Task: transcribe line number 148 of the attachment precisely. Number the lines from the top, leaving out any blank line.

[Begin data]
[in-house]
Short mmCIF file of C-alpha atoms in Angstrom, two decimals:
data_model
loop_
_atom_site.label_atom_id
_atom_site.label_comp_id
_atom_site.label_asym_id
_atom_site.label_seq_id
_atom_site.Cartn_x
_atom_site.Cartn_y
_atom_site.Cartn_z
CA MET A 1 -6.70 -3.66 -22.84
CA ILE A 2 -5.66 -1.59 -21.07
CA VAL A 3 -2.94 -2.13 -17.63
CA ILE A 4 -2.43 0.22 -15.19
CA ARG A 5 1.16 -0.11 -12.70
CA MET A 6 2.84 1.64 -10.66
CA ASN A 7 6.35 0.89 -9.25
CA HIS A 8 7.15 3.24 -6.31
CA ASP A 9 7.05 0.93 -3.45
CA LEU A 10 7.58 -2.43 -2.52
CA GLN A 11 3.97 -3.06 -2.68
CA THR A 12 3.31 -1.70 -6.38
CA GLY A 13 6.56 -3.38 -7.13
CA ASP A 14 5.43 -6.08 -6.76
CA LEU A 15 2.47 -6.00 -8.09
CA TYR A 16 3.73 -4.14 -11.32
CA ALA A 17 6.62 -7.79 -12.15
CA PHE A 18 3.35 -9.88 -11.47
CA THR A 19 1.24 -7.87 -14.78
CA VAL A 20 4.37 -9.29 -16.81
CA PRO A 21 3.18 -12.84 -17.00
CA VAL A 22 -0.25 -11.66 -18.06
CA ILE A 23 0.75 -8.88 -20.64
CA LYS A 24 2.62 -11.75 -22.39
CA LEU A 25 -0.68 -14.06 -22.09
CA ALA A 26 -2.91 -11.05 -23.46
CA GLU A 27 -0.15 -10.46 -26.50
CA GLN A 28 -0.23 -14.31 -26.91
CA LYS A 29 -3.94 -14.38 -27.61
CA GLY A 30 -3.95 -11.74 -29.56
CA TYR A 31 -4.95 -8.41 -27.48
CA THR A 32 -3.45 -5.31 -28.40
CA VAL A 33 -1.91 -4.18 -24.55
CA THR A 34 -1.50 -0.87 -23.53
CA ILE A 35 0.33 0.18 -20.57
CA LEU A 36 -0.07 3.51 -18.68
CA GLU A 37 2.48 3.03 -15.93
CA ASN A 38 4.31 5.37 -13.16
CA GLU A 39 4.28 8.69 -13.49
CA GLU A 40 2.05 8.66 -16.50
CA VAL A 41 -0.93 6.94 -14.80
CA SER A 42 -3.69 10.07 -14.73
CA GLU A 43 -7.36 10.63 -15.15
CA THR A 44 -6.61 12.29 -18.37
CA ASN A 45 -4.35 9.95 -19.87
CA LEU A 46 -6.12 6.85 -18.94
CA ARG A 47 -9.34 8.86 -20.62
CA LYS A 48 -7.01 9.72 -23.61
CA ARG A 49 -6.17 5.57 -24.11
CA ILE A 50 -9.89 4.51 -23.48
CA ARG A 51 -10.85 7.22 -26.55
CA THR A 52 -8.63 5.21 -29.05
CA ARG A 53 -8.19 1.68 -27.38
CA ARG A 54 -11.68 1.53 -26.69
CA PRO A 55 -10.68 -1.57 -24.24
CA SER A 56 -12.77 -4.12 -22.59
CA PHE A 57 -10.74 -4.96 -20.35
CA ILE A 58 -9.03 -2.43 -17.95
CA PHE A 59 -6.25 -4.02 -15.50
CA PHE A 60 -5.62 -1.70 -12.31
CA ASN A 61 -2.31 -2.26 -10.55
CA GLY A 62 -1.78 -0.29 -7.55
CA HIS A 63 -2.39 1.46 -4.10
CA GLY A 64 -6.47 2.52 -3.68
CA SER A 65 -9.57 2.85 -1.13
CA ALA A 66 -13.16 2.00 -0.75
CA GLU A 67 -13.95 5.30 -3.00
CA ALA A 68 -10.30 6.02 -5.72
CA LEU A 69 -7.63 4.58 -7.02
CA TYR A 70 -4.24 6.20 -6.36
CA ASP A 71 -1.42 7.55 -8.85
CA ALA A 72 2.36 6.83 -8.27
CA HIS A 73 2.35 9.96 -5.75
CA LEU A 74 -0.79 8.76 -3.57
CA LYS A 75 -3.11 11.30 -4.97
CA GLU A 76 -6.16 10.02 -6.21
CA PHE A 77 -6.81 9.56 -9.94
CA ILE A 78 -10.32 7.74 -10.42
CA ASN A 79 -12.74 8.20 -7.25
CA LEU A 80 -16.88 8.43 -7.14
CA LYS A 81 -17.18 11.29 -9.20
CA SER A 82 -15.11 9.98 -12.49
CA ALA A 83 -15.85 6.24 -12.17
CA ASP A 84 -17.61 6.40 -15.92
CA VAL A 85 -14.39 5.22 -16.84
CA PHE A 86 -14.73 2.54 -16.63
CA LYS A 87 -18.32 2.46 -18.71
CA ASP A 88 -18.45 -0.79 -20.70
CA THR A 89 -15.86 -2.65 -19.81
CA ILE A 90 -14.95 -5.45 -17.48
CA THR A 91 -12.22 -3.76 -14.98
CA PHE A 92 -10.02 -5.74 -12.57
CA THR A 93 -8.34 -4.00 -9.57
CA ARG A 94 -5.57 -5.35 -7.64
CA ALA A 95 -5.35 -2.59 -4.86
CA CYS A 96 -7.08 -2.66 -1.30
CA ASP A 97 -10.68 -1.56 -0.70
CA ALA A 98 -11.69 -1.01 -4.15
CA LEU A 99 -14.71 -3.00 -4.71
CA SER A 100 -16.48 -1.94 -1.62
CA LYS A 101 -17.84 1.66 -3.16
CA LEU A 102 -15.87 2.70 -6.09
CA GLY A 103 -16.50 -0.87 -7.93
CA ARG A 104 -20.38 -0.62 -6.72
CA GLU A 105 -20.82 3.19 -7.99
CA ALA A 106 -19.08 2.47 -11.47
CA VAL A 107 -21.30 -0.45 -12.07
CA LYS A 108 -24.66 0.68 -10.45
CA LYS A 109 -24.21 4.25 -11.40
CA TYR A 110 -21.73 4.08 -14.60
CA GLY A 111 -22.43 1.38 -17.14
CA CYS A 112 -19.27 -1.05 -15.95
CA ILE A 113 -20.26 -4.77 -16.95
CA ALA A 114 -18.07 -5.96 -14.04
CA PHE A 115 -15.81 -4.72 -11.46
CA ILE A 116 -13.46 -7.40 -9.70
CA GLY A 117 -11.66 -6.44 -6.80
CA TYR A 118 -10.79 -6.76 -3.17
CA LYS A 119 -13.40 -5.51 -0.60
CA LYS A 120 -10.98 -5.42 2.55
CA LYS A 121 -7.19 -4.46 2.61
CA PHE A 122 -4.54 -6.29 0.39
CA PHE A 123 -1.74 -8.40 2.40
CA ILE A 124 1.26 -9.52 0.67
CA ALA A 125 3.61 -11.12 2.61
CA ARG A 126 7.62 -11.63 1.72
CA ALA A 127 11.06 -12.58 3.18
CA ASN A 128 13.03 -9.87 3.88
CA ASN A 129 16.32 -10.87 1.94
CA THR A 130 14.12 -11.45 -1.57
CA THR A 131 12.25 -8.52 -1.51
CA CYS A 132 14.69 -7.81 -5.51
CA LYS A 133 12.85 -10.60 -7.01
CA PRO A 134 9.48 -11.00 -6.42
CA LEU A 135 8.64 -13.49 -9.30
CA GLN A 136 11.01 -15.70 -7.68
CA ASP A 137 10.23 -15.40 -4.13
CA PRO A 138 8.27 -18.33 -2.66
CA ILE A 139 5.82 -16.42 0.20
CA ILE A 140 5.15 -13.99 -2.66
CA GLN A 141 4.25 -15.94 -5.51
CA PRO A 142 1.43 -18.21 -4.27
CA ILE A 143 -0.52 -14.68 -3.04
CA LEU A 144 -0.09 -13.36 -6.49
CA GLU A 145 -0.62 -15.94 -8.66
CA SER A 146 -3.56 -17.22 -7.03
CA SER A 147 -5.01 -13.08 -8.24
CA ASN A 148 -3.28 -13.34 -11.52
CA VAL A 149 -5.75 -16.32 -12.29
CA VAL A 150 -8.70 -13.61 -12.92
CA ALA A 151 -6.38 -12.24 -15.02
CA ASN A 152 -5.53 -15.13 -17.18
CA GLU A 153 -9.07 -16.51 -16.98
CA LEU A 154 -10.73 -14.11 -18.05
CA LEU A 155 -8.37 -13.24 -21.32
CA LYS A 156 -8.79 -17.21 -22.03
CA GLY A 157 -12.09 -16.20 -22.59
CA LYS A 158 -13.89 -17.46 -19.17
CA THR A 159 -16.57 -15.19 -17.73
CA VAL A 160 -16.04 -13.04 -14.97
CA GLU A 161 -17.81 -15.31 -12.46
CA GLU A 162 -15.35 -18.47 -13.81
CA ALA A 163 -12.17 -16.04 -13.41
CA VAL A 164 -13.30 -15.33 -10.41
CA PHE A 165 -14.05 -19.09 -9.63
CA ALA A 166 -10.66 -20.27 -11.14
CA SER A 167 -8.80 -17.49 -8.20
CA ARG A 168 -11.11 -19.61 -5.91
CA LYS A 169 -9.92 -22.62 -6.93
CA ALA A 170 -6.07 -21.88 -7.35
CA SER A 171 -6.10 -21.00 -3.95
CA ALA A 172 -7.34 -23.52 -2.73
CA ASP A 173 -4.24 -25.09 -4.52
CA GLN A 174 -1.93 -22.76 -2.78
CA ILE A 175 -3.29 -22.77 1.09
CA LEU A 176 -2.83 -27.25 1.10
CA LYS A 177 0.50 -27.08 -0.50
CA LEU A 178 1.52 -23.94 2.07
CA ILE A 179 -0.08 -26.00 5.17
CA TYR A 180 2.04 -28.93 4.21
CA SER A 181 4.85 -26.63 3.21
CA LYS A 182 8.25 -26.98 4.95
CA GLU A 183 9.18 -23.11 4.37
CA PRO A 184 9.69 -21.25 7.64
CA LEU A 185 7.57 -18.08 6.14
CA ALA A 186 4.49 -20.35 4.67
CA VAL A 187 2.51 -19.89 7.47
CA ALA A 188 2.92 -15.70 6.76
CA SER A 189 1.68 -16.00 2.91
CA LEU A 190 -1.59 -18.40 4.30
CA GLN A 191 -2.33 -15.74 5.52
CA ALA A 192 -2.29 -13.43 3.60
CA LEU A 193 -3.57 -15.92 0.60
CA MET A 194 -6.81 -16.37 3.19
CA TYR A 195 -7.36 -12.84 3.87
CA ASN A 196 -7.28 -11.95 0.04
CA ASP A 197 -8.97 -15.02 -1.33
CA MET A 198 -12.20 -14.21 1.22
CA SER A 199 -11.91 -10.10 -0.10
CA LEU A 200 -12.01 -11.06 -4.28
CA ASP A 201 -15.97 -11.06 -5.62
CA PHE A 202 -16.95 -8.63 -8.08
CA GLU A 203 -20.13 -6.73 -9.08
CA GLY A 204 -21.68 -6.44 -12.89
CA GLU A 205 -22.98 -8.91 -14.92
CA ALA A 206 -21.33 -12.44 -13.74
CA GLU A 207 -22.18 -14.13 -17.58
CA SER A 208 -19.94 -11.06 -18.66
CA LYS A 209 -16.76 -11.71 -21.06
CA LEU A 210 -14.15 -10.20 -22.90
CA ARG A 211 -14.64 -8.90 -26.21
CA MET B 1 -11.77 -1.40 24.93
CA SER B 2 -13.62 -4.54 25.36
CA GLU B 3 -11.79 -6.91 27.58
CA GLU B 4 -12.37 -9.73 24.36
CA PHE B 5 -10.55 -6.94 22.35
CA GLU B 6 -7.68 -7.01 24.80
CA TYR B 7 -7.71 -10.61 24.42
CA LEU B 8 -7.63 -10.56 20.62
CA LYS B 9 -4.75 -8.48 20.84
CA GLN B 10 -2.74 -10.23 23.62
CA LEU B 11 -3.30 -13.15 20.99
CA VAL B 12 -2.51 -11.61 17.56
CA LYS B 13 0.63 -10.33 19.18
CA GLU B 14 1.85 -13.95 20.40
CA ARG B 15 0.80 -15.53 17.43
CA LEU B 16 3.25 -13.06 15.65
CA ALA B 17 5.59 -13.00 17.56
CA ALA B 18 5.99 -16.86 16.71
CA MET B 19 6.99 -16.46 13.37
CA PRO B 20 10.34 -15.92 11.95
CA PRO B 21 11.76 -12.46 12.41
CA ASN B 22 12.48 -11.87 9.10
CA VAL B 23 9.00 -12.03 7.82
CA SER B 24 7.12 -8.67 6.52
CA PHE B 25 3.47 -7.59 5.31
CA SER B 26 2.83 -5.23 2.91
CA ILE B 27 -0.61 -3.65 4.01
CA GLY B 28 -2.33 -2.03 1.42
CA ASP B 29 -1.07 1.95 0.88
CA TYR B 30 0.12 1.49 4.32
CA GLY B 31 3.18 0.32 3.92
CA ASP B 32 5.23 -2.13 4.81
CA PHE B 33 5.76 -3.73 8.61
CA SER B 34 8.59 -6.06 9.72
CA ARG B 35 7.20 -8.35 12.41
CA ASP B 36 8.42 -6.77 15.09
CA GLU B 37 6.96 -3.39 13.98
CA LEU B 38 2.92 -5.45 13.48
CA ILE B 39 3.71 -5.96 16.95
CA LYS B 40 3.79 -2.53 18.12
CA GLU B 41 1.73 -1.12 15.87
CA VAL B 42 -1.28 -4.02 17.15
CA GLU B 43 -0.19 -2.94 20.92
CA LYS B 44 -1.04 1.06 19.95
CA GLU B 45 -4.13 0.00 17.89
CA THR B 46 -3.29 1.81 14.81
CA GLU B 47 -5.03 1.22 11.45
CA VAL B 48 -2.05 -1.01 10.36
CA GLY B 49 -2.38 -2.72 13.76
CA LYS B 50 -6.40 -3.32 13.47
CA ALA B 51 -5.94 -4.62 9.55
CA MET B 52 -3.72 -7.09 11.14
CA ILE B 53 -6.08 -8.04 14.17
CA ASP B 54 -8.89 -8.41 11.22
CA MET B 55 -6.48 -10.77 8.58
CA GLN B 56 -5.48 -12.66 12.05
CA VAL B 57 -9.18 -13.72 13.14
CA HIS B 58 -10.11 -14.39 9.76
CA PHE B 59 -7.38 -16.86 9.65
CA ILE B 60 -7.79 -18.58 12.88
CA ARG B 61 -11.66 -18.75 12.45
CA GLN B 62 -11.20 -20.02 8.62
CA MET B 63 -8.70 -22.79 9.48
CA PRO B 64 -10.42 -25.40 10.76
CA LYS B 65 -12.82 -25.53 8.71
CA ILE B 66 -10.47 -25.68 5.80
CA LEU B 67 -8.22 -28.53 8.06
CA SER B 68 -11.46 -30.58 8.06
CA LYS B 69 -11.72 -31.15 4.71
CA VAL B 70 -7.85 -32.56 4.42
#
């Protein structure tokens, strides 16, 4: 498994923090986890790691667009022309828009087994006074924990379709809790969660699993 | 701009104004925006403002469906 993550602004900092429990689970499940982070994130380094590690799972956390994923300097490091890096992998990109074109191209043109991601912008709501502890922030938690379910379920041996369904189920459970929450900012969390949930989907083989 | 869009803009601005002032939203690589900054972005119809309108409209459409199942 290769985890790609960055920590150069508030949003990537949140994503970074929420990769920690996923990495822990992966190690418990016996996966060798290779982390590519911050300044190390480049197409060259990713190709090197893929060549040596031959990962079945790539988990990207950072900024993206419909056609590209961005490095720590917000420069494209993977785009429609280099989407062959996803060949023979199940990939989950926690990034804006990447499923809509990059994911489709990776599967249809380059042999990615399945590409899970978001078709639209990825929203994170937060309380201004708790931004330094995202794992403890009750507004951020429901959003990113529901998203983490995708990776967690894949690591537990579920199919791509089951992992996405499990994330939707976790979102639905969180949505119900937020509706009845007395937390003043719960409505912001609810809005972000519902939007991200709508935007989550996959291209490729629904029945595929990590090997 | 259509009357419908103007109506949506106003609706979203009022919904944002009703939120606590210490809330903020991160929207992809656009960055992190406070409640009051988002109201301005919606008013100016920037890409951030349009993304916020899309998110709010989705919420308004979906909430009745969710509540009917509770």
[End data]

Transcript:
CA ASP A 137 10.23 -15.40 -4.13